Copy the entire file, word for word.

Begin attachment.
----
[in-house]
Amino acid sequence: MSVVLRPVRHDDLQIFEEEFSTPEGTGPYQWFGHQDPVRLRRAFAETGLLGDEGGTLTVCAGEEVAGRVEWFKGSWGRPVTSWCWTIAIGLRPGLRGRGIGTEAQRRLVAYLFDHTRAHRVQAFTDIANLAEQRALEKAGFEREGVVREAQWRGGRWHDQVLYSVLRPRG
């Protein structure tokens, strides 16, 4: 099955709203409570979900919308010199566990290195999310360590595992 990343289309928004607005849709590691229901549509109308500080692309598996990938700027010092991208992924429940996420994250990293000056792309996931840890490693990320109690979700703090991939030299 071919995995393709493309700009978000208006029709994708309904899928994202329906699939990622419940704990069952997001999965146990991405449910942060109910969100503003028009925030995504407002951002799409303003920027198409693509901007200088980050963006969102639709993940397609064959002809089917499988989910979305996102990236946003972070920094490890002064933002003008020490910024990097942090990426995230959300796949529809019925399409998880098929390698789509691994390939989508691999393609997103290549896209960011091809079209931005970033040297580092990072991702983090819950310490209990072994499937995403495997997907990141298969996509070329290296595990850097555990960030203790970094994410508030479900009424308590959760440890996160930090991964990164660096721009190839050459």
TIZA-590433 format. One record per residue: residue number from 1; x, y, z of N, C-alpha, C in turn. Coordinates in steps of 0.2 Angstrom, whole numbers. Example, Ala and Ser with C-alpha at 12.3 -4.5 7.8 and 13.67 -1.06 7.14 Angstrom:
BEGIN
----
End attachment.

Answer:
[in-house]
Amino acid sequence: MSVVLRPVRHDDLQIFEEEFSTPEGTGPYQWFGHQDPVRLRRAFAETGLLGDEGGTLTVCAGEEVAGRVEWFKGSWGRPVTSWCWTIAIGLRPGLRGRGIGTEAQRRLVAYLFDHTRAHRVQAFTDIANLAEQRALEKAGFEREGVVREAQWRGGRWHDQVLYSVLRPRG
């Protein structure tokens, strides 16, 4: 099955709203409570979900919308010199566990290195999310360590595992 990343289309928004607005849709590691229901549509109308500080692309598996990938700027010092991208992924429940996420994250990293000056792309996931840890490693990320109690979700703090991939030299 071919995995393709493309700009978000208006029709994708309904899928994202329906699939990622419940704990069952997001999965146990991405449910942060109910969100503003028009925030995504407002951002799409303003920027198409693509901007200088980050963006969102639709993940397609064959002809089917499988989910979305996102990236946003972070920094490890002064933002003008020490910024990097942090990426995230959300796949529809019925399409998880098929390698789509691994390939989508691999393609997103290549896209960011091809079209931005970033040297580092990072991702983090819950310490209990072994499937995403495997997907990141298969996509070329290296595990850097555990960030203790970094994410508030479900009424308590959760440890996160930090991964990164660096721009190839050459």
TIZA-590433 format. One record per residue: residue number from 1; x, y, z of N, C-alpha, C in turn. Coordinates in steps of 0.2 Angstrom, whole numbers. Example, Ala and Ser with C-alpha at 12.3 -4.5 7.8 and 13.67 -1.06 7.14 Angstrom:
BEGIN